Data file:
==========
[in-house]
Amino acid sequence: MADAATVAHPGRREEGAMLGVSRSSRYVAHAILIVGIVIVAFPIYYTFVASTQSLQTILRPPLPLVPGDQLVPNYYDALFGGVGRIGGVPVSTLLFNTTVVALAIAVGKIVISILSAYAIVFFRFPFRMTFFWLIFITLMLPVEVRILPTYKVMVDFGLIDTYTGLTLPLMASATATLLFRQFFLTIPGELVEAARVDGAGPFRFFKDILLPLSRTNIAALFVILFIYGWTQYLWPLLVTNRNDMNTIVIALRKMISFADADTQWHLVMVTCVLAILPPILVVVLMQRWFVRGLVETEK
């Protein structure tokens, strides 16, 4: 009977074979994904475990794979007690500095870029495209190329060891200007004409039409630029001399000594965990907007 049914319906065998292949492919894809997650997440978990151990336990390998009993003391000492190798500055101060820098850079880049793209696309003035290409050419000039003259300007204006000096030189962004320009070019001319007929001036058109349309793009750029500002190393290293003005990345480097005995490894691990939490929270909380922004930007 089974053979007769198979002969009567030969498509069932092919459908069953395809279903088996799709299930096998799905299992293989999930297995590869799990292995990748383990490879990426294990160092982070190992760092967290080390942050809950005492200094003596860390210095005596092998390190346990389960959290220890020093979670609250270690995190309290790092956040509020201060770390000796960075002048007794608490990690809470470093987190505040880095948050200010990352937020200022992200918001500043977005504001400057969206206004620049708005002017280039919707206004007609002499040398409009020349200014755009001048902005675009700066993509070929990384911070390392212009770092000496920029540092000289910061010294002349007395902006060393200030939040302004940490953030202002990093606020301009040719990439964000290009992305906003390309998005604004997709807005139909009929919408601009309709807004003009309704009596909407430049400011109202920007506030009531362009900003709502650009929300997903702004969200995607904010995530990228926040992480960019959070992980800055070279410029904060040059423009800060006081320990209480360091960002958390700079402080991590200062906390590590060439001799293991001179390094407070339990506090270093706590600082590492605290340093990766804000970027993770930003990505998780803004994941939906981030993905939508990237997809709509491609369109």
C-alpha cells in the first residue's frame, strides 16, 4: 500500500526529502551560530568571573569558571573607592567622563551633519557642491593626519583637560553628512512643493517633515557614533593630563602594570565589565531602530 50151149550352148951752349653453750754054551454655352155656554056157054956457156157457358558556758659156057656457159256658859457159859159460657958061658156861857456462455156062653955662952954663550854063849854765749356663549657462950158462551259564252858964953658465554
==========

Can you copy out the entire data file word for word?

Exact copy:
[in-house]
Amino acid sequence: MADAATVAHPGRREEGAMLGVSRSSRYVAHAILIVGIVIVAFPIYYTFVASTQSLQTILRPPLPLVPGDQLVPNYYDALFGGVGRIGGVPVSTLLFNTTVVALAIAVGKIVISILSAYAIVFFRFPFRMTFFWLIFITLMLPVEVRILPTYKVMVDFGLIDTYTGLTLPLMASATATLLFRQFFLTIPGELVEAARVDGAGPFRFFKDILLPLSRTNIAALFVILFIYGWTQYLWPLLVTNRNDMNTIVIALRKMISFADADTQWHLVMVTCVLAILPPILVVVLMQRWFVRGLVETEK
């Protein structure tokens, strides 16, 4: 009977074979994904475990794979007690500095870029495209190329060891200007004409039409630029001399000594965990907007 049914319906065998292949492919894809997650997440978990151990336990390998009993003391000492190798500055101060820098850079880049793209696309003035290409050419000039003259300007204006000096030189962004320009070019001319007929001036058109349309793009750029500002190393290293003005990345480097005995490894691990939490929270909380922004930007 089974053979007769198979002969009567030969498509069932092919459908069953395809279903088996799709299930096998799905299992293989999930297995590869799990292995990748383990490879990426294990160092982070190992760092967290080390942050809950005492200094003596860390210095005596092998390190346990389960959290220890020093979670609250270690995190309290790092956040509020201060770390000796960075002048007794608490990690809470470093987190505040880095948050200010990352937020200022992200918001500043977005504001400057969206206004620049708005002017280039919707206004007609002499040398409009020349200014755009001048902005675009700066993509070929990384911070390392212009770092000496920029540092000289910061010294002349007395902006060393200030939040302004940490953030202002990093606020301009040719990439964000290009992305906003390309998005604004997709807005139909009929919408601009309709807004003009309704009596909407430049400011109202920007506030009531362009900003709502650009929300997903702004969200995607904010995530990228926040992480960019959070992980800055070279410029904060040059423009800060006081320990209480360091960002958390700079402080991590200062906390590590060439001799293991001179390094407070339990506090270093706590600082590492605290340093990766804000970027993770930003990505998780803004994941939906981030993905939508990237997809709509491609369109």
C-alpha cells in the first residue's frame, strides 16, 4: 500500500526529502551560530568571573569558571573607592567622563551633519557642491593626519583637560553628512512643493517633515557614533593630563602594570565589565531602530 50151149550352148951752349653453750754054551454655352155656554056157054956457156157457358558556758659156057656457159256658859457159859159460657958061658156861857456462455156062653955662952954663550854063849854765749356663549657462950158462551259564252858964953658465554